Saturday, February 20, 2016

Part 3: A Short History of COM DEV International

From Strength to Strength. At Least for Awhile

By Robert Godwin 
The COM DEV website on February 8th, 2016.
As outlined most recently in the January 24th,2016 post, "Did the Government Let COM DEV Go Because They Have Bigger Fish to Fry?" iconic Canadian space company COM DEV International has been purchased by US based Honeywell International.
But while we were happy enough to acquiesce to the COM DEV sale, there are limits to the types of sales we allow. 
For example, we don't allow foreign ownership of our chartered banks and in exchange for that quasi-monopoly our banks have acceded to some relatively stringent regulations which were certainly useful for cushioning our economy from the worst vicissitudes of the global meltdown of 2008.
And, in 2009, we also refused to allow BC based MacDonald Dettwiler (MDA) to be purchased by US based Alliant Techsystems (ATK).
In this new age of mega-data, information and incessant global security fears, it would simply seem prudent to establish safeguards to protect our high tech industry...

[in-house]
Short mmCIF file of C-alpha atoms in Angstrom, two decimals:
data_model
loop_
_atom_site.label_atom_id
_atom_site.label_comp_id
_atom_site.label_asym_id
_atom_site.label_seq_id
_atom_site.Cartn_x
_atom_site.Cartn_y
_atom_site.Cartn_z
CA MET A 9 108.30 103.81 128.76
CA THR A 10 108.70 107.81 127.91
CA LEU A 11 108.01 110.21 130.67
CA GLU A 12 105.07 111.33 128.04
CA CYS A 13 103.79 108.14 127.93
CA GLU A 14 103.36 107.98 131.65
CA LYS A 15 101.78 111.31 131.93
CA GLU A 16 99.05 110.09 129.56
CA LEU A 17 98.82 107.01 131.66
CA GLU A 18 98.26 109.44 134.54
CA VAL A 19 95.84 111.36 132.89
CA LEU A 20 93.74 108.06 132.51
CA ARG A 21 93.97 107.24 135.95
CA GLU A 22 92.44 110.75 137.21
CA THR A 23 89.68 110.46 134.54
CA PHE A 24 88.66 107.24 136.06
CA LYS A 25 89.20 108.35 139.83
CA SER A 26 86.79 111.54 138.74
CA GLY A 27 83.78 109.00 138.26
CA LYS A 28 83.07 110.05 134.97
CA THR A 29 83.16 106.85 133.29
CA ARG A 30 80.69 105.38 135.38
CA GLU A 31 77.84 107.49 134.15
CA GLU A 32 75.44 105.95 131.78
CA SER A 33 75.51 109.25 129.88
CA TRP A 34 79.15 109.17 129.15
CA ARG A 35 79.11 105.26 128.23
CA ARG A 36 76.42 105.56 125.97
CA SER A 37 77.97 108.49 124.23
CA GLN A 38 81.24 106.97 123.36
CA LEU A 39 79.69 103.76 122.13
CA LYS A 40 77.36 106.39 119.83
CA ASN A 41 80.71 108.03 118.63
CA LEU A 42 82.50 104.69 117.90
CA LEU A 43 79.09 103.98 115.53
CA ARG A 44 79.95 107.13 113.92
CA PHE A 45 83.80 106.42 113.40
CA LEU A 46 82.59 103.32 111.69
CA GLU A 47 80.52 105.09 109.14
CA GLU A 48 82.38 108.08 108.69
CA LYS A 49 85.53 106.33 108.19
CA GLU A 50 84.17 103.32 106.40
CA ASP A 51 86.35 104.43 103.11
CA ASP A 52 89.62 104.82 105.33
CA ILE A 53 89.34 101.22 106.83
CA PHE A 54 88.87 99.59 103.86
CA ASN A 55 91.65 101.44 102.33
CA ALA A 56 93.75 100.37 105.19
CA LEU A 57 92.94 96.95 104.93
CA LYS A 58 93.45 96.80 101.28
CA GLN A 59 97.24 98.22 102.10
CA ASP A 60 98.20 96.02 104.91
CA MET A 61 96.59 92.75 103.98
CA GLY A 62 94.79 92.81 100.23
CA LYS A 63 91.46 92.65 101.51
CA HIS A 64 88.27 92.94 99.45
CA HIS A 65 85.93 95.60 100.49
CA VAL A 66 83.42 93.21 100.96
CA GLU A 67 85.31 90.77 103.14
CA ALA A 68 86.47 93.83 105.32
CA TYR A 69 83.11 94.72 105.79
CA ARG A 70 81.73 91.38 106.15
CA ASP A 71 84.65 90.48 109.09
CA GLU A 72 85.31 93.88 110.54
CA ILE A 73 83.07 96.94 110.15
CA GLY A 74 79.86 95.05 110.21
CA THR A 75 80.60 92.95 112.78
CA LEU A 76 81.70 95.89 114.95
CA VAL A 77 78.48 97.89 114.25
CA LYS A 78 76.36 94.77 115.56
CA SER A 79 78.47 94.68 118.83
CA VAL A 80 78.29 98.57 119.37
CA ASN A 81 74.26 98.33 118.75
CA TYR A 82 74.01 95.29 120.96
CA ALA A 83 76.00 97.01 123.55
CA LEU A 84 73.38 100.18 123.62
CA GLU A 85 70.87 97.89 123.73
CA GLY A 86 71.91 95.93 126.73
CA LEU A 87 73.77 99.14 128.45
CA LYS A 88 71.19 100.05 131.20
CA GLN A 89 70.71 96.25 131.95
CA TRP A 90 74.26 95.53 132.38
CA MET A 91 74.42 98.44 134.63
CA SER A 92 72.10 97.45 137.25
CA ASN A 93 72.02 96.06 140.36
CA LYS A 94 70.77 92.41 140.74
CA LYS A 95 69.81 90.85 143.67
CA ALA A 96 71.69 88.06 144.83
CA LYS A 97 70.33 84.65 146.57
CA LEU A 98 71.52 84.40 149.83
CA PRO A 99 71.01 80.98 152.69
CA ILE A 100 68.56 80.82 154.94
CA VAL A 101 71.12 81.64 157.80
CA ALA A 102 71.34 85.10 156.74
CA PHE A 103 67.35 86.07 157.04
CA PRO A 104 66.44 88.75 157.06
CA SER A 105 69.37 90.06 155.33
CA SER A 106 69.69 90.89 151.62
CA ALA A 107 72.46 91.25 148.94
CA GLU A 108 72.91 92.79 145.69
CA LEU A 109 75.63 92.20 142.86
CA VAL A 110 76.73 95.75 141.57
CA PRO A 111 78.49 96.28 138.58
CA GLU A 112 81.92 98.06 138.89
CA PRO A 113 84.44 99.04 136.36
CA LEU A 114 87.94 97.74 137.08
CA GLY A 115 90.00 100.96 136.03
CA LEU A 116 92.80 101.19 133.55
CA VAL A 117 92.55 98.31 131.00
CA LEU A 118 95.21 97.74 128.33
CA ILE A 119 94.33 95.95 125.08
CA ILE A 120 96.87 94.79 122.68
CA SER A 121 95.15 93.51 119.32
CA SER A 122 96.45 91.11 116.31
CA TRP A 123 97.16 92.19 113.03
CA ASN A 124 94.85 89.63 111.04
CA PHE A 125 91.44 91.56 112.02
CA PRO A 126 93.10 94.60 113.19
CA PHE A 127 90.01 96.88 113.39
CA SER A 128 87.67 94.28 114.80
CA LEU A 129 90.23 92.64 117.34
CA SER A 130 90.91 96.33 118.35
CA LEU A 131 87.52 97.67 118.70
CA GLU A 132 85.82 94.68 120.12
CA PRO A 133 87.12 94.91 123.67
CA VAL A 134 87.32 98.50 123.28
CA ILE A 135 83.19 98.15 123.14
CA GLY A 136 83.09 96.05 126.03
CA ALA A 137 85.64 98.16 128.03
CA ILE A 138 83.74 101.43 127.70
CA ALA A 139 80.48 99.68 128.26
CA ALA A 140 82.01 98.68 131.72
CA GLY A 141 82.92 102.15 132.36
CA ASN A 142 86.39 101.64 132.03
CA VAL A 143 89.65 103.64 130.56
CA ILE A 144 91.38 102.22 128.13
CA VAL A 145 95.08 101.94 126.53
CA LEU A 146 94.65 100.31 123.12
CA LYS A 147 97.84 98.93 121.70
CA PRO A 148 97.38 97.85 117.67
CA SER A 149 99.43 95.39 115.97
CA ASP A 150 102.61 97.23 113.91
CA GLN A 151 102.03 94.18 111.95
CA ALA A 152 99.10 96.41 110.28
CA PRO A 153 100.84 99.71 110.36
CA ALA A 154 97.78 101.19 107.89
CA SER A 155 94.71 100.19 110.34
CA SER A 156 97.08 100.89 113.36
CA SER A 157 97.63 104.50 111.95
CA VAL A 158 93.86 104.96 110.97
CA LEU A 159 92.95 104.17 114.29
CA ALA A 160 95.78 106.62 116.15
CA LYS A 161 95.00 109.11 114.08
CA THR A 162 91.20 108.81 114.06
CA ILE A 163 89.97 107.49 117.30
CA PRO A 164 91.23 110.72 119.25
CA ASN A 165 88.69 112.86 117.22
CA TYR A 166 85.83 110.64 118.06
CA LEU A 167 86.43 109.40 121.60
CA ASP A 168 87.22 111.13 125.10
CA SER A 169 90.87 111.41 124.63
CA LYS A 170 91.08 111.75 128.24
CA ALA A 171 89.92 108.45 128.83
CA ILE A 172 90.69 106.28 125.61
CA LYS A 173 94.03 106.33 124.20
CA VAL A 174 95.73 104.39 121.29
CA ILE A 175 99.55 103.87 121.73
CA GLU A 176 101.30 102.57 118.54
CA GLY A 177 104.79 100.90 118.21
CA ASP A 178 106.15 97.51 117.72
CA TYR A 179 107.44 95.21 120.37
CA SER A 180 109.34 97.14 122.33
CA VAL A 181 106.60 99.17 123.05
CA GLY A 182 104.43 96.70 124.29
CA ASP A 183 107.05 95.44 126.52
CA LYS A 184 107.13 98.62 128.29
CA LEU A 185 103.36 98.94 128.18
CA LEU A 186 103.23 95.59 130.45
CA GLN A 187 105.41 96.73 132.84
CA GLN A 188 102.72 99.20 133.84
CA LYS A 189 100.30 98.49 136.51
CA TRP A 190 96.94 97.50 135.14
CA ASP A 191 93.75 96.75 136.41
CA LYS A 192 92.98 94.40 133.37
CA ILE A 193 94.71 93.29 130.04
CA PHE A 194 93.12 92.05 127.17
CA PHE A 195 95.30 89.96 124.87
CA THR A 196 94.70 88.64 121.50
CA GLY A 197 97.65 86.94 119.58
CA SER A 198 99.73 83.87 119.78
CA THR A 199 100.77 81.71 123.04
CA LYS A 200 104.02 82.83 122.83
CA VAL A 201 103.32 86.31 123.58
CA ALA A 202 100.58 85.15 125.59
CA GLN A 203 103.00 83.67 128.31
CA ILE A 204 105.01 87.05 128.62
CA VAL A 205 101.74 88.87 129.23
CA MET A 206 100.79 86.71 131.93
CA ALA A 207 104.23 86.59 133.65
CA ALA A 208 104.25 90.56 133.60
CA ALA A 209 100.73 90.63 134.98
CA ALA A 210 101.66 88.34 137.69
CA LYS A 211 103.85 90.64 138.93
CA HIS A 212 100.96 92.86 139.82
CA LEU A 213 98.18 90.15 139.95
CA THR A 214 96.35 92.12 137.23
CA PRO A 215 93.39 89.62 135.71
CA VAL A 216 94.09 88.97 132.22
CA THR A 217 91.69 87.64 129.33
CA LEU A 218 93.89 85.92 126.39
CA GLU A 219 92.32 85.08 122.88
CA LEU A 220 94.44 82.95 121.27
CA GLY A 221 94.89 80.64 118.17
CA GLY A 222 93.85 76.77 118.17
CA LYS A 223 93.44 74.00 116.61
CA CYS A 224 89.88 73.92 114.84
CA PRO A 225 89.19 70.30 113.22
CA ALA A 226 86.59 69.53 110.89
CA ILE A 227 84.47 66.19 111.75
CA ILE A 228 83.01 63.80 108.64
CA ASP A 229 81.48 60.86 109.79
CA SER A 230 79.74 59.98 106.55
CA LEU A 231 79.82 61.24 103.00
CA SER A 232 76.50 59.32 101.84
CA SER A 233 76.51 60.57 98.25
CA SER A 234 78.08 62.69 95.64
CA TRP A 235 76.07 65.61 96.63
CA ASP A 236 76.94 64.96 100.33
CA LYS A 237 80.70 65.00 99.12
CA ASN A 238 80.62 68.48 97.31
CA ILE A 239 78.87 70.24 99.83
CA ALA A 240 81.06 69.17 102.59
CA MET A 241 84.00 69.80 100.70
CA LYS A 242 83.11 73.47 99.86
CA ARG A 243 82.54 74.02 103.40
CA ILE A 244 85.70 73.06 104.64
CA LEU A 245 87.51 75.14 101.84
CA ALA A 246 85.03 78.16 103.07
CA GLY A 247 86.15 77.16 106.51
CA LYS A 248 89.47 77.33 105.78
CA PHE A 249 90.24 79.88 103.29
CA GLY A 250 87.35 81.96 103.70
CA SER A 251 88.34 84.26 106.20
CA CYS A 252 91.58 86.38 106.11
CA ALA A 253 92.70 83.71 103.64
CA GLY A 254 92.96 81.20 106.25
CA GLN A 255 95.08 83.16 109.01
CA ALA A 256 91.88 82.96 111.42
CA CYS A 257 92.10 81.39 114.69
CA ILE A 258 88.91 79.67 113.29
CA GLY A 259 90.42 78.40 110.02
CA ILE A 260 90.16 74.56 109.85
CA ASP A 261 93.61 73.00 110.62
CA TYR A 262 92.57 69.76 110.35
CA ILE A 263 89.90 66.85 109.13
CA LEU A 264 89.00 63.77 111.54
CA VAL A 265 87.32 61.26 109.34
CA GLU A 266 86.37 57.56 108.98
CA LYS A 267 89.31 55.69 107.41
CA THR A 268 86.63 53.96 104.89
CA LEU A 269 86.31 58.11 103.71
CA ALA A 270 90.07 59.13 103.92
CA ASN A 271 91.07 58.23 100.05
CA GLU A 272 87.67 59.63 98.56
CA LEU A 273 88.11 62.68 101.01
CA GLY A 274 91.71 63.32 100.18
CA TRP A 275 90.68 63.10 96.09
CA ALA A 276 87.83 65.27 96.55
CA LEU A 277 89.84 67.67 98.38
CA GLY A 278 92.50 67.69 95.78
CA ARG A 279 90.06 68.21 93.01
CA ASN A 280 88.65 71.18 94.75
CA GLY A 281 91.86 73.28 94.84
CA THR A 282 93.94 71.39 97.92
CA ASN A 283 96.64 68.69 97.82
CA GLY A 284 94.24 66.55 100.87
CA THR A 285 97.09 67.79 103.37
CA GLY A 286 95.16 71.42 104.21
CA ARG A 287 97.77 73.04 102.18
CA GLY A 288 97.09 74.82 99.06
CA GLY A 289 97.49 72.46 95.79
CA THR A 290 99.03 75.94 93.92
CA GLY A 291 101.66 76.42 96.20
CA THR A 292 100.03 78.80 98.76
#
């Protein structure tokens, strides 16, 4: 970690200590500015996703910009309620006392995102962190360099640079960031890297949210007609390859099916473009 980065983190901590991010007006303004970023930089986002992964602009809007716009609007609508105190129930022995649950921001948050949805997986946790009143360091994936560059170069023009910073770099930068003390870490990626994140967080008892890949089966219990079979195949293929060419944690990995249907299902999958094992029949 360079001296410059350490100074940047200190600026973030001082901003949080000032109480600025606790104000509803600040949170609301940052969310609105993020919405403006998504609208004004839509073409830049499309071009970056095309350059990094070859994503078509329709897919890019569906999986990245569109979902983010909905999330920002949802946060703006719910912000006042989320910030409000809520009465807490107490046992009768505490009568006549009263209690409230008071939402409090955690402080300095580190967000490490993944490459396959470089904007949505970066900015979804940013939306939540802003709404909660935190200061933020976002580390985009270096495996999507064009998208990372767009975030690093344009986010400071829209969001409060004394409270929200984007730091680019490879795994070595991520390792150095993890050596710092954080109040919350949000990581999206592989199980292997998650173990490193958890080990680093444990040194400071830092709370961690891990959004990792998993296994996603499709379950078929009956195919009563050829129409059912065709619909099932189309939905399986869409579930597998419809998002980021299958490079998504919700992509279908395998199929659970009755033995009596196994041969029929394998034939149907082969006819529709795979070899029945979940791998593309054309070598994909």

The next two years would see COM DEV move from strength to strength in large part thanks to a string of work from the Canadian government. They began 1992 with a $3Mln CDN grant to develop signal processors; they also purchased equity in two satellite companies, Orion and Iridium with $15Mln CDN in financing from the government Export Development Corporation (EDC).

The ESA ENVISAT, which was launched on 1 March 2002 aboard an Ariane 5 rocket from the Guyana Space Centre into a Sun synchronous polar orbit. Envisat was put into orbit to support a variety of European remote-sensing satellite missions. As outlined in the January 24th, 2001 post "Technical briefing on the design and construction of ENVISAT," a number of Canadian companies, including EMS Technologies,  ABB-BomenMacDonald Detwiller (MDA) and COM DEV each contributed components to the satellite. Graphic c/o ESA.

By September they had won a $7Mln CDN contract with the European Space Agency (ESA) and they ended the year with another Federal grant for $8.7Mln CDN. Four months later the CSA awarded them a $3.7Mln CDN contract. In the space of a few weeks in the fall of 1993 they were awarded a $6Mln CDN contract with the ESA, thanks to the Canadian government investing $58Mln in the Environmental Satellite (ENVISAT) program, followed by a $13M contract to do work for the DND on ships.

They were also now a partner in the massive Canadian based RADARSAT consortium: 1992 and 1993 would be unsurpassed years for Ottawa's generosity to COM DEV.